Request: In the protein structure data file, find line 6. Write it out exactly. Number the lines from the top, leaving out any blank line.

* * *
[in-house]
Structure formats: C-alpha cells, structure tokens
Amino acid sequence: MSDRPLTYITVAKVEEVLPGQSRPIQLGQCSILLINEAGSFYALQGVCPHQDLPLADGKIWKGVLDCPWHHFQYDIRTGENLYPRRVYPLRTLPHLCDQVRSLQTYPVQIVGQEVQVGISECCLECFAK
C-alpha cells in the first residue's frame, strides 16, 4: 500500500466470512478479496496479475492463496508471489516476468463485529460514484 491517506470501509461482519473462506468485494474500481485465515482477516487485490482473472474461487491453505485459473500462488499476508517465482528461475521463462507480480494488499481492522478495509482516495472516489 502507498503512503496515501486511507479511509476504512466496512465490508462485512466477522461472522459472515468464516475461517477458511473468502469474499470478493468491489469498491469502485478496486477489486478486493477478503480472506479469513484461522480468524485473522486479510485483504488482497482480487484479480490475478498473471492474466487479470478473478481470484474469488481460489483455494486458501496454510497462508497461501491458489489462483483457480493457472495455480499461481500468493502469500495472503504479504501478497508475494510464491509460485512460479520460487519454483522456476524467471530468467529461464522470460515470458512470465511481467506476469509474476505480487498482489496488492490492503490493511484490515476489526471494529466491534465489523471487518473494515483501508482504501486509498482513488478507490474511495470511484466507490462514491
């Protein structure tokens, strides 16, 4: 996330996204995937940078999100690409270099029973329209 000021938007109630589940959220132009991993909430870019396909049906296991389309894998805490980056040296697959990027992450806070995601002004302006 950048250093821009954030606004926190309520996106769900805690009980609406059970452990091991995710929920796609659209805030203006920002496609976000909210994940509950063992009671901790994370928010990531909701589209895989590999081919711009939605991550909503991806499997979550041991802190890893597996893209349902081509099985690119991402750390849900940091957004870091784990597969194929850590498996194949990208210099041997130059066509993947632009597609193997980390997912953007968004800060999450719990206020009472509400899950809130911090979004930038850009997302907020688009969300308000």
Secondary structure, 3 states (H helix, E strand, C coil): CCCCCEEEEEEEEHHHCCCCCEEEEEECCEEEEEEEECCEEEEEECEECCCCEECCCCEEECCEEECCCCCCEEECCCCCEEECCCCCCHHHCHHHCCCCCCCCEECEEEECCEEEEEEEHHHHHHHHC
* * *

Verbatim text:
Secondary structure, 3 states (H helix, E strand, C coil): CCCCCEEEEEEEEHHHCCCCCEEEEEECCEEEEEEEECCEEEEEECEECCCCEECCCCEEECCEEECCCCCCEEECCCCCEEECCCCCCHHHCHHHCCCCCCCCEECEEEECCEEEEEEEHHHHHHHHC